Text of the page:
F-12R Free Communication/Poster Perceived Exertion: Health and Clinical Populations
Exercise training can improve aerobic capacity, movement initiation, and quality of life in individuals with Parkinson's disease (PD). The Borg rating of perceived exertion (RPE) scale has been used to help prescribe and monitor intensity of aerobic exercise regimens in healthy adults. In PD, motor and subclinical autonomic nervous system dysfunction may influence the heart rate (HR) response to exercise and thus the relationship between HR and RPE. This influence may limit the usefulness of RPE-based intensity prescriptions in PD.
To examine the effects of parkinsonian motor disability score (Hoenh & Yahr) (H&Y) on the relationship between HR and RPE during exercise.
Distance walked, maximum HR (HRmax), and RPE were recorded in 19 patients in H&Y stages 1.5–2.0 and in 12 patients in H&Y stages 2.5–3.0 during a standard 6-minute walk test. Patients were optimally medicated and were evaluated within 1–2 hours of taking antiparkinsonian medication. Group comparisons were made using independent t-tests, and regression analysis was used to evaluate the relationship between HR and RPE.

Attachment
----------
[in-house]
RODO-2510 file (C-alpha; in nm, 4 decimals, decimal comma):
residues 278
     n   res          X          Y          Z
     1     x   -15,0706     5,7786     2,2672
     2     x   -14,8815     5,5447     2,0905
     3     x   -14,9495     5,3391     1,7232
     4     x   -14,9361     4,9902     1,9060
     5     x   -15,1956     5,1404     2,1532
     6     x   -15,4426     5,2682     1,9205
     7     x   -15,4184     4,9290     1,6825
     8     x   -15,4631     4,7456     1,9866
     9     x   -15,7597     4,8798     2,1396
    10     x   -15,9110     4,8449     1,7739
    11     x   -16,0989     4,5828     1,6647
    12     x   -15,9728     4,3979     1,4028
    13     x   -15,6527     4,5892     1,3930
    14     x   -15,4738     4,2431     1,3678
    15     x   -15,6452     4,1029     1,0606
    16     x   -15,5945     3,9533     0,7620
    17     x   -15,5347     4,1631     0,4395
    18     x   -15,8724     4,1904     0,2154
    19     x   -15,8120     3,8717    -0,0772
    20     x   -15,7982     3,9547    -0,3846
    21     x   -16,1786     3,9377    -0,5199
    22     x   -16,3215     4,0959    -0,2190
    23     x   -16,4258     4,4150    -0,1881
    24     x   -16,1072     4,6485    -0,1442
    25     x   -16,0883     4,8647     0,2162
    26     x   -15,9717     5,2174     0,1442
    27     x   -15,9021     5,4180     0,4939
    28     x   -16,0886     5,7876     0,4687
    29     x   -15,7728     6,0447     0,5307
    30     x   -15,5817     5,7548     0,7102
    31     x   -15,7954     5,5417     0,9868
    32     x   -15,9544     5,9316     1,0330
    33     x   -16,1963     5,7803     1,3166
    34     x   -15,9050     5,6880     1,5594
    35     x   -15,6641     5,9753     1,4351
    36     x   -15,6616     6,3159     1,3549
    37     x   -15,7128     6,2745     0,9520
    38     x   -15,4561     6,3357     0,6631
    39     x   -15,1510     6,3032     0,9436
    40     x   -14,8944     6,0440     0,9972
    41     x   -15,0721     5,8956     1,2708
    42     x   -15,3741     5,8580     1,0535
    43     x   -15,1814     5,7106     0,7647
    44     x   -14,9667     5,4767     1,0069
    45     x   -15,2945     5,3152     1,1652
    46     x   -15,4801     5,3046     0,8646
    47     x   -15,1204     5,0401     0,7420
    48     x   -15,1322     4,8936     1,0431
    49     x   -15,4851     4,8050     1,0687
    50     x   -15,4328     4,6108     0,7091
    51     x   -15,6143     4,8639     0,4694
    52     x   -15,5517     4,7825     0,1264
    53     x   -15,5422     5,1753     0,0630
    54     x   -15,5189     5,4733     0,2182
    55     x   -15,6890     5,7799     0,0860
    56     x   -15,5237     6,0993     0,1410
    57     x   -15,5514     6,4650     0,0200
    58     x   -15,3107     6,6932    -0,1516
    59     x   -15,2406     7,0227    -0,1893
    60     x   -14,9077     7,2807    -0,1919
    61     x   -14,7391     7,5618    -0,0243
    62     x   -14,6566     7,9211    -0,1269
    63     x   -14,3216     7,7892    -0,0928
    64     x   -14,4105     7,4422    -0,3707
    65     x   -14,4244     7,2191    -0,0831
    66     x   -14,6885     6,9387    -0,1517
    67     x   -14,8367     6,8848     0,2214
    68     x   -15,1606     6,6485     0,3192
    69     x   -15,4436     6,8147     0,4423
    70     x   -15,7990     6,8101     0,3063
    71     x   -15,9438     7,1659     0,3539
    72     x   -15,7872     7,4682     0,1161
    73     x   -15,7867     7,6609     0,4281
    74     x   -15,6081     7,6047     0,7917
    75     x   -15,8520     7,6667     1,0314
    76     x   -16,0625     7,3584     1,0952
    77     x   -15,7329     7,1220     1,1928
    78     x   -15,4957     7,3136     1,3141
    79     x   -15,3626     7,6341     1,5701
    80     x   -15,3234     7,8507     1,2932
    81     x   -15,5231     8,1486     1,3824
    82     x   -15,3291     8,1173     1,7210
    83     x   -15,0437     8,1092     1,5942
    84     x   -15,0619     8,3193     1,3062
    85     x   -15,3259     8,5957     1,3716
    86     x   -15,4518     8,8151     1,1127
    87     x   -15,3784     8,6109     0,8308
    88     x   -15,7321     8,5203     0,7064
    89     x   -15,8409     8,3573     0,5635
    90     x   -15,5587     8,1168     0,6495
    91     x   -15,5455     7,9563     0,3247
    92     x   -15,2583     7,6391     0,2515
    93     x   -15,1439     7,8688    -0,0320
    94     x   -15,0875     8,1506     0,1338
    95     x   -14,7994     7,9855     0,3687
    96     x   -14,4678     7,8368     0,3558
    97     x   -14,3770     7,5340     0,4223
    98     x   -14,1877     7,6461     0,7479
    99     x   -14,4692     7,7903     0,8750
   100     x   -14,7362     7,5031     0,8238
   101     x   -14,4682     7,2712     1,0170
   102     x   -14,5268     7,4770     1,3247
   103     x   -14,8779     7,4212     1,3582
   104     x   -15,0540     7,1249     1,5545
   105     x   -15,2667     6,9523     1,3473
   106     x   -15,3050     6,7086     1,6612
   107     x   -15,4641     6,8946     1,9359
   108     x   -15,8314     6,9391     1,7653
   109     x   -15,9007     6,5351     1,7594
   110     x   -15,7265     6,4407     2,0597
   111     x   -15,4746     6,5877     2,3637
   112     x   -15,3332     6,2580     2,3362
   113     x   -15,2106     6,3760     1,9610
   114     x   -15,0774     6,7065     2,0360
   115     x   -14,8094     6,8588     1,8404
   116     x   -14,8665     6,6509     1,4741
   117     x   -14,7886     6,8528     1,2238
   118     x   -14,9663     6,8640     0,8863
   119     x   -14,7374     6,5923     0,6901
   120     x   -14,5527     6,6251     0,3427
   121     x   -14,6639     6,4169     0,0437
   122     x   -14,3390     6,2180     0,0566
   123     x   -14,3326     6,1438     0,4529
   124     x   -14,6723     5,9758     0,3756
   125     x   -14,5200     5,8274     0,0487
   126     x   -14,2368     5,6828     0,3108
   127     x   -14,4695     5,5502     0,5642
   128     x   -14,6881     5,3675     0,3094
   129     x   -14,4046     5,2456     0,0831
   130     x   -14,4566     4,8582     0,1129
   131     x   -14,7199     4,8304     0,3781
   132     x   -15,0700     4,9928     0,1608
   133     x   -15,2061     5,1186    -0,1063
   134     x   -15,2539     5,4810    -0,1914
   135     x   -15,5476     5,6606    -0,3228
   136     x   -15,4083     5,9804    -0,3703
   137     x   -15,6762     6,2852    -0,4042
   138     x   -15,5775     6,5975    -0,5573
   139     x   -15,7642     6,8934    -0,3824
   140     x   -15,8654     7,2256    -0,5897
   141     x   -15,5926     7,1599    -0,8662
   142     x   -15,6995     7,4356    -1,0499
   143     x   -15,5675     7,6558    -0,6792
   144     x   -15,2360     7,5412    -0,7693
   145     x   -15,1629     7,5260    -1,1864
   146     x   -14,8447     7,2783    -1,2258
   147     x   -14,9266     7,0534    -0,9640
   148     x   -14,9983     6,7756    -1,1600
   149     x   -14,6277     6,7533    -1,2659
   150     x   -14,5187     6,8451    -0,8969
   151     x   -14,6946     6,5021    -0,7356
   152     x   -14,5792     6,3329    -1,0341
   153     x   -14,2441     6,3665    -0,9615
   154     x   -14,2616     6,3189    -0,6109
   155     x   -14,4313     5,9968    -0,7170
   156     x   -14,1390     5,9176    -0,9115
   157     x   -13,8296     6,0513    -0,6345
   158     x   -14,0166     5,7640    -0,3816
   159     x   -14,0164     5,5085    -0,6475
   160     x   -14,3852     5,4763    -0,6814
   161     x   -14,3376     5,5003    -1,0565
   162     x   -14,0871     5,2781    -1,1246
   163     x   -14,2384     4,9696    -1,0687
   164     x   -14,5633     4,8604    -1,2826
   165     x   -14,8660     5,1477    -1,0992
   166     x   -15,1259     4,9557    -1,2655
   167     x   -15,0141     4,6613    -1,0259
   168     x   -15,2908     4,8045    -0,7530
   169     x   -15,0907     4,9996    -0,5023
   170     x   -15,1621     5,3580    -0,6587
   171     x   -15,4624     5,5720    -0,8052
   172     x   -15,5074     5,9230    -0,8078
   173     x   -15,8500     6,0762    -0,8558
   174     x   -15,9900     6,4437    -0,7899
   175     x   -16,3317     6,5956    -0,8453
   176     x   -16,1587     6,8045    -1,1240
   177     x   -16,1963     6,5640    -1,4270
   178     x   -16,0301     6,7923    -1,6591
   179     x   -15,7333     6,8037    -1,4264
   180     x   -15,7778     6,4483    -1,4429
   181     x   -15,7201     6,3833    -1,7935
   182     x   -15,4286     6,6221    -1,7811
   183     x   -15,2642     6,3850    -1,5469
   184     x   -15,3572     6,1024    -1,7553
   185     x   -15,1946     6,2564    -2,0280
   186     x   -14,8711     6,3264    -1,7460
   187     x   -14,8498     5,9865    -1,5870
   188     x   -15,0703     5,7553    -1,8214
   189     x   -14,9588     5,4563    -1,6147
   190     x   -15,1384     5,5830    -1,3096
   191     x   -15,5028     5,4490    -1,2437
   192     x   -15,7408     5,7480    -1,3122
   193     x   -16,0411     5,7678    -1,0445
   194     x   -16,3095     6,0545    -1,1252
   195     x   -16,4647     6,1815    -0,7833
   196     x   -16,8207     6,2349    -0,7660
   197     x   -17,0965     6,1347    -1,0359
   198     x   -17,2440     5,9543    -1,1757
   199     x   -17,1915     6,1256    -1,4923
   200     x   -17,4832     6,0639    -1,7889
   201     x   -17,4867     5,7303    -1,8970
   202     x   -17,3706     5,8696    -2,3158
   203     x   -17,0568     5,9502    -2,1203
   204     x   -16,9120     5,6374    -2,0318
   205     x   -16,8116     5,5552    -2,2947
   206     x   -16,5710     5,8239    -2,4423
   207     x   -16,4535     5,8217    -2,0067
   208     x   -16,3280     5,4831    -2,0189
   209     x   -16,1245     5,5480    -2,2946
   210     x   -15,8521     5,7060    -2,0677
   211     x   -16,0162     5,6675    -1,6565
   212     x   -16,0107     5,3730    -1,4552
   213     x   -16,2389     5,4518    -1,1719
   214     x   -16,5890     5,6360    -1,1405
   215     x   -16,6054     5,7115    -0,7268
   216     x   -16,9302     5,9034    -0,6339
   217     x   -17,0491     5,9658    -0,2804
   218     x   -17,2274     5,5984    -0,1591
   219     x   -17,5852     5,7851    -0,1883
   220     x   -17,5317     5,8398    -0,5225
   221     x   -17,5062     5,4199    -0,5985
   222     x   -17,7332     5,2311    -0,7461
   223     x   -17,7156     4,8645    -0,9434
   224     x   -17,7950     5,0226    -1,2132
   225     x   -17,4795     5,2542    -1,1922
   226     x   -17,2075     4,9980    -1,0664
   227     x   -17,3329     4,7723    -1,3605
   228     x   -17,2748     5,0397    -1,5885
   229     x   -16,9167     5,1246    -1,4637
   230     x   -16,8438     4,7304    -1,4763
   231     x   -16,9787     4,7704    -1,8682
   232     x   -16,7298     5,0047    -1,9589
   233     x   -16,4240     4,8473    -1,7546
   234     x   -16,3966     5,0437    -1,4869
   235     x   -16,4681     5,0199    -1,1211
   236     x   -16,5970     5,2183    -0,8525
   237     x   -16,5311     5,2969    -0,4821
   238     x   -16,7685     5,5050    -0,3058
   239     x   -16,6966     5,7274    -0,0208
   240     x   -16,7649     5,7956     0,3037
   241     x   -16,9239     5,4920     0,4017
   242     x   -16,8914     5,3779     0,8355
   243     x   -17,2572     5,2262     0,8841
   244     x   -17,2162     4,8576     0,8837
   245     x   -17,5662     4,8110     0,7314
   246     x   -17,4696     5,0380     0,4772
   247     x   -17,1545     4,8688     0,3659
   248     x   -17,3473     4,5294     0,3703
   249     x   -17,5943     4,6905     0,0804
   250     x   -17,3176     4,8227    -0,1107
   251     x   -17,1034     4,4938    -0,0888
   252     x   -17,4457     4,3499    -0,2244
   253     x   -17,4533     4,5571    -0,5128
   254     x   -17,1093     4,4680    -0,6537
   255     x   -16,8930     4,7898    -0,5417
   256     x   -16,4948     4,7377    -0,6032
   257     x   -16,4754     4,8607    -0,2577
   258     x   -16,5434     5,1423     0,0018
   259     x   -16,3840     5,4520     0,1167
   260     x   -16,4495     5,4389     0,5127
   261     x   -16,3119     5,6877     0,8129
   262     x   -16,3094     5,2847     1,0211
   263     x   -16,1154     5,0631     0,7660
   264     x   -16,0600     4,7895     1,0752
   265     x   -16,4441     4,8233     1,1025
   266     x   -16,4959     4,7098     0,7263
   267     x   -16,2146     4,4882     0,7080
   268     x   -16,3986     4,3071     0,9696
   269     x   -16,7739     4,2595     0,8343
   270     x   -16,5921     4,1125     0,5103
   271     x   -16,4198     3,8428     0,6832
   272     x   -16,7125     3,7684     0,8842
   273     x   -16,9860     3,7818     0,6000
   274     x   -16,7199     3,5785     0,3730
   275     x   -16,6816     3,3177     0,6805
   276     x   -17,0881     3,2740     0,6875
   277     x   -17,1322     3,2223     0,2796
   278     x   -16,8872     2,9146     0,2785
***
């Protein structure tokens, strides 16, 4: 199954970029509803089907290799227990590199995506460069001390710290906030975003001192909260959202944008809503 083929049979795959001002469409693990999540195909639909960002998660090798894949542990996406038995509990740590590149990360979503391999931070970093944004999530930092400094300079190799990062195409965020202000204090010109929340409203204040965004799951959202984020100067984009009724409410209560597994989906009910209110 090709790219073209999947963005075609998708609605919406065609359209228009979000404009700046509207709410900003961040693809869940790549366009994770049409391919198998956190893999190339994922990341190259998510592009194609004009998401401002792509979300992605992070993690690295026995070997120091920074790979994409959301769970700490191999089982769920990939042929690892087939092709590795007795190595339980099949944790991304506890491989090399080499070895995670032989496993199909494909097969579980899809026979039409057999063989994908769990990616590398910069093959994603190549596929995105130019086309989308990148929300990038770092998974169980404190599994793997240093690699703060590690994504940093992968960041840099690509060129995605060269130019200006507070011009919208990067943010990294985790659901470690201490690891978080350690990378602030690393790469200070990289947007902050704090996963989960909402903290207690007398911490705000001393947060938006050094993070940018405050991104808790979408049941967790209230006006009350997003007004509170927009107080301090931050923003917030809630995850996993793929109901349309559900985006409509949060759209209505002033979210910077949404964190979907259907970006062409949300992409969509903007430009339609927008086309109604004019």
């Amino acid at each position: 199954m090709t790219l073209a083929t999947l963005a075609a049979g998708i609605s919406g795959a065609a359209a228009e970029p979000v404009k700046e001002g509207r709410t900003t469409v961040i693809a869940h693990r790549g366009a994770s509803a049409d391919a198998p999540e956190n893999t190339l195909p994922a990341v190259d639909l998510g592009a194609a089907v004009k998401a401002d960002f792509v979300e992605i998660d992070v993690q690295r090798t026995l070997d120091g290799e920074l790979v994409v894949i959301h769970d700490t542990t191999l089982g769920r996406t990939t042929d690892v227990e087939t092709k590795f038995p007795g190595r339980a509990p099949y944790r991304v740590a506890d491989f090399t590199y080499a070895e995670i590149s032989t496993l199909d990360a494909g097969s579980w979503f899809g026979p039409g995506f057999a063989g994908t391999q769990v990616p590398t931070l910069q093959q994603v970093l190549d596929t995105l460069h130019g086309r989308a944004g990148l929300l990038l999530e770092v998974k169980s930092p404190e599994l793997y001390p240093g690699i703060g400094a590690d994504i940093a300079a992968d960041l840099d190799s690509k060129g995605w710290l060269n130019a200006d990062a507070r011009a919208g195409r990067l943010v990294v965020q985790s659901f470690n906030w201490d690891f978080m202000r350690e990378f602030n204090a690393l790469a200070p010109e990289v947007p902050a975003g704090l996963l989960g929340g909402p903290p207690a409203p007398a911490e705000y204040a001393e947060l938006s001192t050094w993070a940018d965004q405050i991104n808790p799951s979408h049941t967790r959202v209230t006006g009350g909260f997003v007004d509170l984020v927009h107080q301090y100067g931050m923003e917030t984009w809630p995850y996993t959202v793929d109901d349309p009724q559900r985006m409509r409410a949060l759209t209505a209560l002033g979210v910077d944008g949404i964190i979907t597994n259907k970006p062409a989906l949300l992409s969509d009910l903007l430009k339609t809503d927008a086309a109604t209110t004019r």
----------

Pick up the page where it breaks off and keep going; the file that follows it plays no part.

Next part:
HRmax and distance walked were significantly greater in H&Y 1.5–2.0 compared to HY 2.5–3.0 (p < 0.05). A significant relationship between RPE at HRmax and HRmax was observed in patients with H&Y 1.5–2.0 (r = 0.47,p > < 0.05). However, this relationship was not observed in patients with H&Y 2.5–3.0 (r = 0.02,p = 0.94). This discrepancy indicates that the association between RPE at HRmax and HRmax depends on H&Y (Fig 1).
The HR-RPE relationship may be maintained in patients with early PD, but not by patients in whom ambulation is affected. These preliminary results would imply that using RPE to prescribe and monitor exercise intensity in patients with PD may have important limitations. Further study is necessary to elucidate the nature of the evolving relationship between RPE and disability in PD. Supported by NIH grant # RO-1AT00612–01.